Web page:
by Radoniaina Andriatsimandefitra, Valérie Viet Triem Tong, and Ludovic Mé
"In the world of mobile, there is no anonymity," says Michael Becker of the Mobile Marketing Association, an industry trade group. In recent work, Enck and colleagues have used information flow monitoring on a mobile device to show that, on average, over two thirds of the most popular applications of an Android market were responsible for data leakage . We believe data leakages are mainly due to the intrinsic limitations of Android's security mechanisms. Here we describe “Blare”, a tool that detects Androïd data leakages.
Android is an operating system for mobile devices. Because of its quick and wide-scale adoption, it has become the target of malicious applications which continue to increase in number. This increase is alarming given that more and more people are relying on such devices both for personal and professional use. A protection system is essential but unfortunately, existing mechanisms fail to efficiently protect sensitive data located on a smartphone. We argue that leakages are mainly due to intrinsic limitations to Android's security mechanisms that rely heavily on access control systems and, as such, offer no possible control over access to a piece of data once it has left its original location.
In CIDRe, a joint project team with SUPELEC and INRIA, we have designed and developed “Blare”, a Linux Intrusion Detection System (IDS). Blare makes use of tainting to monitor occurring information flows and detect illegal ones in the context of a predefined security policy . Blare relies on the LSM framework, a patch for the Linux kernel that inserts "hooks" at every point in the kernel where a user-level system call generates an information flow. Well-known security modules such as SELinux, AppArmor, Smack and TOMOYO also rely on LSM. Blare maintains two security tags for each object of the operating system (files, processes, etc.). The first tag lists the sensitive data that were used to produce the current content of the object. The second tag details which data mixture is allowed to flow in the object (ie describes the security policy that applied to the object). The legality of an information flow is thus easily established by comparing the tags’ values. When the values do not match, Blare raises an alert.
Having an efficient linux implementation of our tool, we then studied its applicability in the Androïd context. We have proposed an entire information flow policy dedicated to the protection of data usually located on a smartphone (eg contact list, geolocalization), and implemented an Androïd version of Blare. Our measurements on application overhead have offered encouraging results and we are able to detect violation of integrity or confidentiality of data.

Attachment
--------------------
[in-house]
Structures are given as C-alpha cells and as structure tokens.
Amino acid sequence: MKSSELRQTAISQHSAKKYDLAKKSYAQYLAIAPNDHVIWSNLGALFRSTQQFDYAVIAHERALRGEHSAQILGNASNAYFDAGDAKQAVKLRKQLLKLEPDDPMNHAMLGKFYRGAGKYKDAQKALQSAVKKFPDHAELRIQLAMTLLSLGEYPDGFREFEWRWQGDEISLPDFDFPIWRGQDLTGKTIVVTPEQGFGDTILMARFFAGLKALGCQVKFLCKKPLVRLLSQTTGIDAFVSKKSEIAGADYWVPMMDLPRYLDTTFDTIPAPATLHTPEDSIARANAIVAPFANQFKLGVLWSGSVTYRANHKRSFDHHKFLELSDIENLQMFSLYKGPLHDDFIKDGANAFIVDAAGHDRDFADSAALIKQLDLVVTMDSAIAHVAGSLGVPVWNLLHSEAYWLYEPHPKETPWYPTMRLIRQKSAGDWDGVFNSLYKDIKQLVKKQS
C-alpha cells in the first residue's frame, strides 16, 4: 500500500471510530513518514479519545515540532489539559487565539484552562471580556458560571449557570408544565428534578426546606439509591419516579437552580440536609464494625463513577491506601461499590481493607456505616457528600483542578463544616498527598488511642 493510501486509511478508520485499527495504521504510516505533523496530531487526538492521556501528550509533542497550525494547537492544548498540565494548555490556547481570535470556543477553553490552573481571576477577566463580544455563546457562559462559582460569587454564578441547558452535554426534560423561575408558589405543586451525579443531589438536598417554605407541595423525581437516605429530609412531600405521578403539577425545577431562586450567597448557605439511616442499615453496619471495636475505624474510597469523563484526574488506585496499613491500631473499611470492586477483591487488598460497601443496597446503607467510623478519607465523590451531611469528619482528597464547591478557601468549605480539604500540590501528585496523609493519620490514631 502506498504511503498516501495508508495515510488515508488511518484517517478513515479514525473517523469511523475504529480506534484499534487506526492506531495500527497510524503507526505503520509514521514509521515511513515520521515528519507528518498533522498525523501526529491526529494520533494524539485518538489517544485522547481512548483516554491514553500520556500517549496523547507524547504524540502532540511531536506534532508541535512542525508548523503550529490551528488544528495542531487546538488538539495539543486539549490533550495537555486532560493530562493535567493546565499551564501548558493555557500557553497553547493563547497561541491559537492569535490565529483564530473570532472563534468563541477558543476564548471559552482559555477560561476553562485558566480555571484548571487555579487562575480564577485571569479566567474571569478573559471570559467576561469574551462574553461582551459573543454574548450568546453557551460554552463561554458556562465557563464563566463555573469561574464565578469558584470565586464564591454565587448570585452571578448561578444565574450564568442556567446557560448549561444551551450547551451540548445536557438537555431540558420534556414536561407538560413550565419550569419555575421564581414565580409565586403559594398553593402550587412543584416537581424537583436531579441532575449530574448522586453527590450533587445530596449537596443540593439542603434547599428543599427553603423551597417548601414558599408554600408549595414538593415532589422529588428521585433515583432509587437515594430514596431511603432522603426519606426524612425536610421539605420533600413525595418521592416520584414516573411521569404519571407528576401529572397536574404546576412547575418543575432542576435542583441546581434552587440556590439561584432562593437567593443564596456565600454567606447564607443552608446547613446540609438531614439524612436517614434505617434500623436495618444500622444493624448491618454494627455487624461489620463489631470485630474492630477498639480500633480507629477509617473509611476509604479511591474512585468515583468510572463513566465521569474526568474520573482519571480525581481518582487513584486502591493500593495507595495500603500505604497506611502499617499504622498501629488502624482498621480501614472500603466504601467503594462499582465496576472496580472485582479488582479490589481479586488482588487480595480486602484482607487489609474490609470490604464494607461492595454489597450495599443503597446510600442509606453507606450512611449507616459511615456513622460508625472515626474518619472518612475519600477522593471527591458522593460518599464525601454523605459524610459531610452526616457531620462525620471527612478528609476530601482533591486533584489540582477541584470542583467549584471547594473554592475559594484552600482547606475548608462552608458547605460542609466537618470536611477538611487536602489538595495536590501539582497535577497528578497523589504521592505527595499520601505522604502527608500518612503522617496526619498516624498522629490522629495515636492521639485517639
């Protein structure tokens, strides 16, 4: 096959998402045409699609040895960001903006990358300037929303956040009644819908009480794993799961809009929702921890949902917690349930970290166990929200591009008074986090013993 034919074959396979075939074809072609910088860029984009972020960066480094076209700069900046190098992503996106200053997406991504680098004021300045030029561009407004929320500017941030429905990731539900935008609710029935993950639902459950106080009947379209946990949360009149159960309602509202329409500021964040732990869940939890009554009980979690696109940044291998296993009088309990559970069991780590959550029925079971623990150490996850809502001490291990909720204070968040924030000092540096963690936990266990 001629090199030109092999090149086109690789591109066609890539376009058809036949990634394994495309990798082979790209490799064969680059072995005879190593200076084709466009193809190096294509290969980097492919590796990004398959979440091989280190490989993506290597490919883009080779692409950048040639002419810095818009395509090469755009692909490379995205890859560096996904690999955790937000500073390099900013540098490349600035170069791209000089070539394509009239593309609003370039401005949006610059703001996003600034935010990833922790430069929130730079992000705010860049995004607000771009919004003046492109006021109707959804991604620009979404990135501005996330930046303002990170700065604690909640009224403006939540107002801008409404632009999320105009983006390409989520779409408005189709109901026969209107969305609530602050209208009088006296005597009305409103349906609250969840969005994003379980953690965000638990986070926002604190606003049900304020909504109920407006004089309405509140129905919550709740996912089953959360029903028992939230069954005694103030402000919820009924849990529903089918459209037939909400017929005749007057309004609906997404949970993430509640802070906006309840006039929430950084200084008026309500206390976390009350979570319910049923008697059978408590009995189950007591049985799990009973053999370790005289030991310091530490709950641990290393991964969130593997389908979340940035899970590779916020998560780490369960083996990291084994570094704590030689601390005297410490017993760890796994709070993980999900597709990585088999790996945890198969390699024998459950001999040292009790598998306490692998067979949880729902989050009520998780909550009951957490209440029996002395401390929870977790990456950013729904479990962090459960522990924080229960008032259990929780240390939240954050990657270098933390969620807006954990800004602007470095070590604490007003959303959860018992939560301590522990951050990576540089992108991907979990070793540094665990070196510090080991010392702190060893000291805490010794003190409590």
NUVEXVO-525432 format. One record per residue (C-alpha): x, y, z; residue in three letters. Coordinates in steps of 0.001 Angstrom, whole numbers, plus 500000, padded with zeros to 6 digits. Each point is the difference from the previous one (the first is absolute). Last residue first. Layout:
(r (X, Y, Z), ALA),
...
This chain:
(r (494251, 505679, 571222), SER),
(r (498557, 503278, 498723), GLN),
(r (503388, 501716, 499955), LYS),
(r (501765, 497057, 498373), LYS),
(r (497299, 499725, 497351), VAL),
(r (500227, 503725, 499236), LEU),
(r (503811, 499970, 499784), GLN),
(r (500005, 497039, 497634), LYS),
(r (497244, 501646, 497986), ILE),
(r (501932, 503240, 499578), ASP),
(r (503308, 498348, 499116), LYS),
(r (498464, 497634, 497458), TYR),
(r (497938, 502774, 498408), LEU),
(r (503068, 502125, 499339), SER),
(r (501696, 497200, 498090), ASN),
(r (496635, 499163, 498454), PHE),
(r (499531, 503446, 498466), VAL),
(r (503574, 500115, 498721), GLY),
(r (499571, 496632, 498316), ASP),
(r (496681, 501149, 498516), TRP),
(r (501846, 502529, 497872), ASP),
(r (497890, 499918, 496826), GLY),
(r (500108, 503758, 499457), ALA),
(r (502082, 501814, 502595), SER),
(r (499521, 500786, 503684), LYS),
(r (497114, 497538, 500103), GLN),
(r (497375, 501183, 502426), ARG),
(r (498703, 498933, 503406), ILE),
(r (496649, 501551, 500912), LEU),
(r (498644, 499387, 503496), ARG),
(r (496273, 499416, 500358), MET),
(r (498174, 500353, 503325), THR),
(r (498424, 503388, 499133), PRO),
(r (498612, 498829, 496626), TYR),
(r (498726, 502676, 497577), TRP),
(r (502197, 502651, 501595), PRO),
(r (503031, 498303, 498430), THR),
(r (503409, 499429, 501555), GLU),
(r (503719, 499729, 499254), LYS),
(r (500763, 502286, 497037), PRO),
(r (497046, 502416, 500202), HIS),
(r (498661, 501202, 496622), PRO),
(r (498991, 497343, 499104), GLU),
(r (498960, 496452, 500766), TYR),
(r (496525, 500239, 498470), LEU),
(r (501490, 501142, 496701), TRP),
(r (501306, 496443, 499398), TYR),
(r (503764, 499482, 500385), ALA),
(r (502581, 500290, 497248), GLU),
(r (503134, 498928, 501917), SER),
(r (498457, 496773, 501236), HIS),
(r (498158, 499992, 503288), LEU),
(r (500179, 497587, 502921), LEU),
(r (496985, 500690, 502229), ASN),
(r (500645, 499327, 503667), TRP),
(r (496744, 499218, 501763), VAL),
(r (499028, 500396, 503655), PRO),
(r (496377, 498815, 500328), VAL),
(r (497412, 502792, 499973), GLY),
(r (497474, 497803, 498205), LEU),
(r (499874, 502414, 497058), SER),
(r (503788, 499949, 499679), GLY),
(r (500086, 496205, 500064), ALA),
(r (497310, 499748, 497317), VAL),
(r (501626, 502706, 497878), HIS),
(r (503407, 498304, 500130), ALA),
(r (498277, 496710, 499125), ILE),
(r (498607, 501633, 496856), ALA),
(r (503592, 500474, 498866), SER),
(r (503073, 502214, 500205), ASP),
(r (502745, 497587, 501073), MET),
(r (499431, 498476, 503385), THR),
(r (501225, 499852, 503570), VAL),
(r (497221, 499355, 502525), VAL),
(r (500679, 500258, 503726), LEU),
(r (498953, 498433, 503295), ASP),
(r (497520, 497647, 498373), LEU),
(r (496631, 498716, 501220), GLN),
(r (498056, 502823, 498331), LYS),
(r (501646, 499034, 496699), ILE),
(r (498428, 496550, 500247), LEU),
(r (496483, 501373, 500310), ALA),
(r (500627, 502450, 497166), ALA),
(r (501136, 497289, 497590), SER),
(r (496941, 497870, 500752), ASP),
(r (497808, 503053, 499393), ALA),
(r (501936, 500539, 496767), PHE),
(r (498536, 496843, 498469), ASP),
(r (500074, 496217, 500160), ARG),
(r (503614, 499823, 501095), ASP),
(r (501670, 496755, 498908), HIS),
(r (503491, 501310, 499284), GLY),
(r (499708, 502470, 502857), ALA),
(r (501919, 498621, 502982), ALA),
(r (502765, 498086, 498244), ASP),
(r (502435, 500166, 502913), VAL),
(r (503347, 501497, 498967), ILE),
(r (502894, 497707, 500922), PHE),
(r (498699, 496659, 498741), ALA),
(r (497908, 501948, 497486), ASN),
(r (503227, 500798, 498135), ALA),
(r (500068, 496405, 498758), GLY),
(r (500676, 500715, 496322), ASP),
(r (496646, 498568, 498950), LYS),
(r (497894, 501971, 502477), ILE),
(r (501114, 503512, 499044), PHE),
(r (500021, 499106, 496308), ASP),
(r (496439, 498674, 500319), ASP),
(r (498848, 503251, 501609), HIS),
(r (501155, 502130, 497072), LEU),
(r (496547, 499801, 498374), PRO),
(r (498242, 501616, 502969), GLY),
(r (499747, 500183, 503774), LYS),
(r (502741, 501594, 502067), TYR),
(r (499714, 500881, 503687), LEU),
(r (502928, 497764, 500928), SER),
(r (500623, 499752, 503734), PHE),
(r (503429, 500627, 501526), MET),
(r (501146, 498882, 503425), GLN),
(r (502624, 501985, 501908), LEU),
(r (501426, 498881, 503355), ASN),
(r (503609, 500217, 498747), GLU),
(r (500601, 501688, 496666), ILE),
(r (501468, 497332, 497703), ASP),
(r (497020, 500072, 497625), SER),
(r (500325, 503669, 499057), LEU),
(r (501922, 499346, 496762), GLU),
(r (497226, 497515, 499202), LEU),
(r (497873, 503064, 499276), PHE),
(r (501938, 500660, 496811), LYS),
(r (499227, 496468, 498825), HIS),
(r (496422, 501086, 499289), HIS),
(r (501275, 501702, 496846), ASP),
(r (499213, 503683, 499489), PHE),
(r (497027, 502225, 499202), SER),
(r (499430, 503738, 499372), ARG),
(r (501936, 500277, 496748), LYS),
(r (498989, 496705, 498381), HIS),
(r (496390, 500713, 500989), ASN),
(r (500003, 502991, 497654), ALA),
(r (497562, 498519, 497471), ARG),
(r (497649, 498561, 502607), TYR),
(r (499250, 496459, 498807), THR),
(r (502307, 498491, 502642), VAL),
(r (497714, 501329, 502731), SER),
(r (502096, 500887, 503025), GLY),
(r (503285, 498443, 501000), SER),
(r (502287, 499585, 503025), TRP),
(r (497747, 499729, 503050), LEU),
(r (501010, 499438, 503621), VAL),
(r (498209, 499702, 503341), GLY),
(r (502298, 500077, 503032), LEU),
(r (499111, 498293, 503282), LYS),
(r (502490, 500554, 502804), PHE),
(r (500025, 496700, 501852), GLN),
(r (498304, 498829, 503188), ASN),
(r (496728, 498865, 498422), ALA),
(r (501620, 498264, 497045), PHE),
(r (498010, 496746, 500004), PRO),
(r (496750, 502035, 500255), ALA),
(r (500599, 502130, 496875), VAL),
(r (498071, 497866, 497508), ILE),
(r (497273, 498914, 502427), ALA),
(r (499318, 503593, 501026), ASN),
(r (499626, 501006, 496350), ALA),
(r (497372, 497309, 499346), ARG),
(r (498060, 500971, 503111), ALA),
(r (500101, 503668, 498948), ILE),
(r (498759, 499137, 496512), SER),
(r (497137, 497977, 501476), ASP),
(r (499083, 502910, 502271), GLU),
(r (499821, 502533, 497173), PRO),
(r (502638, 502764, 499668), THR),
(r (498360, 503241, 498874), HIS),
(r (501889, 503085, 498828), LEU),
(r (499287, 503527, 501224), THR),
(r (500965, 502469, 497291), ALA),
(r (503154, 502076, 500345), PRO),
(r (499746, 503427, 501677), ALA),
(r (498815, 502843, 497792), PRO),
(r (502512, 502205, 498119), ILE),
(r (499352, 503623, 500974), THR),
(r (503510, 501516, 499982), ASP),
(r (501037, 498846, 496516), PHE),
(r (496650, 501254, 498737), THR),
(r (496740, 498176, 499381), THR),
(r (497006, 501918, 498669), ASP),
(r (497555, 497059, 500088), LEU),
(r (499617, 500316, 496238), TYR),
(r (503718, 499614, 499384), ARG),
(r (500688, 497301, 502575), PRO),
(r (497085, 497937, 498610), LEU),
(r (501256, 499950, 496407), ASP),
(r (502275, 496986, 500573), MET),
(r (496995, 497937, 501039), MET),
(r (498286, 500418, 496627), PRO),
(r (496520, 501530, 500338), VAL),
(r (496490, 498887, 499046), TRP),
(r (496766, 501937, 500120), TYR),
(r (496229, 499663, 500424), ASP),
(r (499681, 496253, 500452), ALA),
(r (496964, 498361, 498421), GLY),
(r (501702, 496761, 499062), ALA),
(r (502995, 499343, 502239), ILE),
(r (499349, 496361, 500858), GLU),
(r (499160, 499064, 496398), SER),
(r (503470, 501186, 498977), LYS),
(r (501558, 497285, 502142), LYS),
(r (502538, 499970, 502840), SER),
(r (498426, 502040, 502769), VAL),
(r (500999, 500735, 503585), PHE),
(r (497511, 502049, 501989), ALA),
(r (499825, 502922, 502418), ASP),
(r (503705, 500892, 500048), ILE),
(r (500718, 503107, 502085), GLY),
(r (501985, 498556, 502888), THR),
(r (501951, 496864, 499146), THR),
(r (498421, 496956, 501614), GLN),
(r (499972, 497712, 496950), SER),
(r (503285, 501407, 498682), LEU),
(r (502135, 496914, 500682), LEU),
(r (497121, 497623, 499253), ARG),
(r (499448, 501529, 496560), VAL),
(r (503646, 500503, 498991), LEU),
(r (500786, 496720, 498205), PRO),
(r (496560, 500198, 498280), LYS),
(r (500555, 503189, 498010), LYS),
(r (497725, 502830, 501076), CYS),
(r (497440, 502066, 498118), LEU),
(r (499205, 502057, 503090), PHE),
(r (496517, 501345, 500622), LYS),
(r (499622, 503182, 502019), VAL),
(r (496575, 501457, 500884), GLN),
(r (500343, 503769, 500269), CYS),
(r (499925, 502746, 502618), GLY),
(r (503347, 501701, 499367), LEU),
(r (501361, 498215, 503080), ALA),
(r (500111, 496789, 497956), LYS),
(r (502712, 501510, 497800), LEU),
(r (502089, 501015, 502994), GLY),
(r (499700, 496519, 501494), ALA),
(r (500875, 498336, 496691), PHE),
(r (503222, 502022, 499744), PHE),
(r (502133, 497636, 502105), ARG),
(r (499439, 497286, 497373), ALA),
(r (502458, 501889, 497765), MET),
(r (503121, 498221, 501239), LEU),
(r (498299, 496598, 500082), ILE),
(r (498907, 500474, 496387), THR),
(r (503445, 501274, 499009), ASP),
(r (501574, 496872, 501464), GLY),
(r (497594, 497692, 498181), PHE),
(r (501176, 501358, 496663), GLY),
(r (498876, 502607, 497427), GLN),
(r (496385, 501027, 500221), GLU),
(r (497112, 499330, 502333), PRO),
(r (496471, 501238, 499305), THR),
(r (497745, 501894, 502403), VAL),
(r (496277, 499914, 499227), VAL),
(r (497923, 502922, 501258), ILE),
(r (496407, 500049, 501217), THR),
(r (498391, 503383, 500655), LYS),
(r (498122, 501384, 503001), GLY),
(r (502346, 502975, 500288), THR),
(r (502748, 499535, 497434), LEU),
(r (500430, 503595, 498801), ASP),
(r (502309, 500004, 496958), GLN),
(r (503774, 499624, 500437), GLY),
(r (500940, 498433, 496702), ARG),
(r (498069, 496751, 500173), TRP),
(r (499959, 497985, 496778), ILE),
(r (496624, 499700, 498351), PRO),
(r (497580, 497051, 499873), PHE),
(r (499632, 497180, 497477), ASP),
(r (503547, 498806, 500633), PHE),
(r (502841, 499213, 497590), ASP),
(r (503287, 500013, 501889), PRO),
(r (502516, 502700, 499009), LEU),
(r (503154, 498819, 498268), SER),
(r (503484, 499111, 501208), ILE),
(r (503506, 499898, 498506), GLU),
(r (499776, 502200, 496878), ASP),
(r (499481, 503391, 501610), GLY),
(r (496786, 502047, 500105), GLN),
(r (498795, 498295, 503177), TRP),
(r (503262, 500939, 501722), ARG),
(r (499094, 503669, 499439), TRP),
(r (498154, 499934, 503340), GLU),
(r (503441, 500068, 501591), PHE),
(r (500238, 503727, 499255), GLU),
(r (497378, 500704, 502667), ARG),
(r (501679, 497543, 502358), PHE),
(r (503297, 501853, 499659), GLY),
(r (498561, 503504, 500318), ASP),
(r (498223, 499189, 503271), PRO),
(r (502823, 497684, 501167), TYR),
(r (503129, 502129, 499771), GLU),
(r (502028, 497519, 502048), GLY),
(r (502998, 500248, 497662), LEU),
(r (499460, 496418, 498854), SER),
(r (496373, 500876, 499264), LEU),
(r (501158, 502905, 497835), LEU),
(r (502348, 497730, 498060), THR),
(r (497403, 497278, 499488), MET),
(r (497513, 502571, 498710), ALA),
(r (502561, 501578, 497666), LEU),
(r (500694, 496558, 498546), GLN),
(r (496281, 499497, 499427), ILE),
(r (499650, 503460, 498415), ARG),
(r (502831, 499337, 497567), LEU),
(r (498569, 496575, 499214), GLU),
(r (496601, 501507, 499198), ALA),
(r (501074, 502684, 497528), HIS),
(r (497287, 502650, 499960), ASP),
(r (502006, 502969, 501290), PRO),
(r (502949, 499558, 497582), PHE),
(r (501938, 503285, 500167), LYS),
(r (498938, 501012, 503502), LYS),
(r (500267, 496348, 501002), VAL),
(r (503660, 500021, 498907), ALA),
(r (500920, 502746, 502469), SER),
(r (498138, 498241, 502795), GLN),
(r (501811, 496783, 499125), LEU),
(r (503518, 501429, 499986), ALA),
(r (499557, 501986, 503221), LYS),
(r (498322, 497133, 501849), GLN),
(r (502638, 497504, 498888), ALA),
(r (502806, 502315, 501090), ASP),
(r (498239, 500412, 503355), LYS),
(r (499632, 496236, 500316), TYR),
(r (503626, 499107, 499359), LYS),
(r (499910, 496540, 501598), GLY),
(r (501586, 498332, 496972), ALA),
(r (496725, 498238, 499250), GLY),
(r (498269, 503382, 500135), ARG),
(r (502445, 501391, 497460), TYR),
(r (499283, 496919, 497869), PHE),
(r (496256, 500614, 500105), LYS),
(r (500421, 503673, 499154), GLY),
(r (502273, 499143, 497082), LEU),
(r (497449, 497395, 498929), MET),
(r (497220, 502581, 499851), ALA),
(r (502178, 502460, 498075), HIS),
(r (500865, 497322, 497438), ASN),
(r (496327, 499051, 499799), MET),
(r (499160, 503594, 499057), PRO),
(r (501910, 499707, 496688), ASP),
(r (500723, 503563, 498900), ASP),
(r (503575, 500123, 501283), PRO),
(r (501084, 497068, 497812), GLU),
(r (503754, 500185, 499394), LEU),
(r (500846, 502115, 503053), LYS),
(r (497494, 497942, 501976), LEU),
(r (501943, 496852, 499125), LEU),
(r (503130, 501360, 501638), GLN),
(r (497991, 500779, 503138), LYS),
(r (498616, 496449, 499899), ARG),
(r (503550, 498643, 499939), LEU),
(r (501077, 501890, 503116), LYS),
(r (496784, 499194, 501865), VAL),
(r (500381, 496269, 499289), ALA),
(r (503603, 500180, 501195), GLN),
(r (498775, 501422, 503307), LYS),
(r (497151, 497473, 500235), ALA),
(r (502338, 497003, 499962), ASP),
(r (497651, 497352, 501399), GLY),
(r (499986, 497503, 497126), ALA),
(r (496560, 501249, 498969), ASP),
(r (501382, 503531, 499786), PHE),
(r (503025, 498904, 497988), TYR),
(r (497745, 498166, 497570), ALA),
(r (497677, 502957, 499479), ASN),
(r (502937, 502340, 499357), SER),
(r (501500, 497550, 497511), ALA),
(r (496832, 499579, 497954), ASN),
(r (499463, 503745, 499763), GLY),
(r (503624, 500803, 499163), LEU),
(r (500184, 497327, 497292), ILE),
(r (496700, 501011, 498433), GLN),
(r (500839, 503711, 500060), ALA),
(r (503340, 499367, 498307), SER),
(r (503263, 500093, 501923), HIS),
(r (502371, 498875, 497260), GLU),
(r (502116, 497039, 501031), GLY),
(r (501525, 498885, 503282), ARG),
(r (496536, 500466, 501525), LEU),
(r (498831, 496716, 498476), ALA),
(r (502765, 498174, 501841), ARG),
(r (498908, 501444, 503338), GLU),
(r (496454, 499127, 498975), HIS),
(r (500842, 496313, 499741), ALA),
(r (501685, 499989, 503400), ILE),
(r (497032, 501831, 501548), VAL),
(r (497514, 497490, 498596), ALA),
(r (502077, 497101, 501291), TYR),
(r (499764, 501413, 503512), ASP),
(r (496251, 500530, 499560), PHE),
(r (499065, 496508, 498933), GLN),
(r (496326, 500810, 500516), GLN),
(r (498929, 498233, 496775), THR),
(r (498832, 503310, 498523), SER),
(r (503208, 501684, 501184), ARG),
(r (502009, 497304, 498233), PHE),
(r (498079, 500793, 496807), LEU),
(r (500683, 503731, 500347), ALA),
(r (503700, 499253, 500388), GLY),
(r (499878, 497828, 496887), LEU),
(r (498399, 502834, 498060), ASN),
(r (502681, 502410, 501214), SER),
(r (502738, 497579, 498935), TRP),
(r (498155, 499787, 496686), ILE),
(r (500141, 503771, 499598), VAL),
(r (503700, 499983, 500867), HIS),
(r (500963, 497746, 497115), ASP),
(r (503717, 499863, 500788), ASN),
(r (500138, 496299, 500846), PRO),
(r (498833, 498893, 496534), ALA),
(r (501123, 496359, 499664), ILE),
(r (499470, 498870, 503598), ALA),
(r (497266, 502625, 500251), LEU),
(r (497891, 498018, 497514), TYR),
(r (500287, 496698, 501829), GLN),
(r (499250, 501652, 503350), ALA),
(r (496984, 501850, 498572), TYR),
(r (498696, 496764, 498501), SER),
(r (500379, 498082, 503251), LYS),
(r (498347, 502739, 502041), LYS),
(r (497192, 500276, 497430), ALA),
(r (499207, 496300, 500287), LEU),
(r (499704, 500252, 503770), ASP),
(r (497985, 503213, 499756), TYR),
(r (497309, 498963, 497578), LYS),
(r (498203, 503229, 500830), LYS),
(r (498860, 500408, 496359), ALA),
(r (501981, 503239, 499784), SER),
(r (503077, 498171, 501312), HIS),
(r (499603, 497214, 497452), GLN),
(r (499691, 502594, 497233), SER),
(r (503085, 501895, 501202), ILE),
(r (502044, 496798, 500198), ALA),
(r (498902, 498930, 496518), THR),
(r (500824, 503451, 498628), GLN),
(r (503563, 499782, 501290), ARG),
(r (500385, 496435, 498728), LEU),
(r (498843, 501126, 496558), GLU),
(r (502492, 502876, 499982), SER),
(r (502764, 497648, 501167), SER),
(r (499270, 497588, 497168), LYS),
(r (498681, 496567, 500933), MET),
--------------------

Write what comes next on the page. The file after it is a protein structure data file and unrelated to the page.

To test our ability to detect attacks against integrity, we have used BaseBridge, an Android malware whose purpose is to install other malicious applications on the phone, thus violating the integrity of the system. To detect these malicious installations, we tagged each piece of data coming from the analysed sample and monitored its propagation within the system. As expected, alerts were raised by Blare. Using the alerts, we then built a graph that described the propagation of tainted data within the system, taking into account the timestamp of each alert. The graph showed that the application meant to be installed came from a file owned by the basebridge sample and that its content was accessed/stored by different containers in a way that indicates its installation and execution.
To test our ability to detect attacks against confidentiality, we exploited two well-known vulnerabilities. The first is related to the Android browser and allows data leakage out of the device. The second is related to the Androïd Skype app that leaks user-related data. We exploited these two vulnerabilities to leak Skype data through the browser to a remote entity. We tagged sensitive data container prior to the attack. Once our attack launched, Blare raised meaningful alerts. The alerts clearly showed that the default browser had read files with sensitive content and also leaked this sensitive data to the remote entity. Using the alerts, we built a graph that describes how sensitive tagged-data were leaked. The graph indicated that the browser first accessed the sensitive tagged-data stored in Skype directory and then wrote this data inside a socket to send it to the remote entity.
To conclude, Blare has proved efficient in detecting attacks, and especially data leakage, in the Android context.
 W. Enck, P. Gilbert, B. Gon Chun, L. P. Cox, J. Jung, P. McDaniel, and A. N. Sheth, “Taintdroid: An Information-Flow Tracking System for Realtime Privacy Monitoring on Smartphones” in Proc. of the USENIX Symposium on Operating Systems Design and Implementation (OSDI), 2010.
 V. Viet Triem Tong, A. Clark, and L. Mé, “Specifying and Enforcing a Fine-Grained Information Flow Policy: Model and Experiments” in Journal of Wireless Mobile Networks, Ubiquitous Computing and Dependable Applications, 2010.
 R. Andriatsimandefitra, S. Geller, and V. Viet Triem Tong, “Designing Information Flow Policies for Android’s Operating System” in Proceedings of the IEEE Internation Conference on Computer Communications (ICC), 2012.
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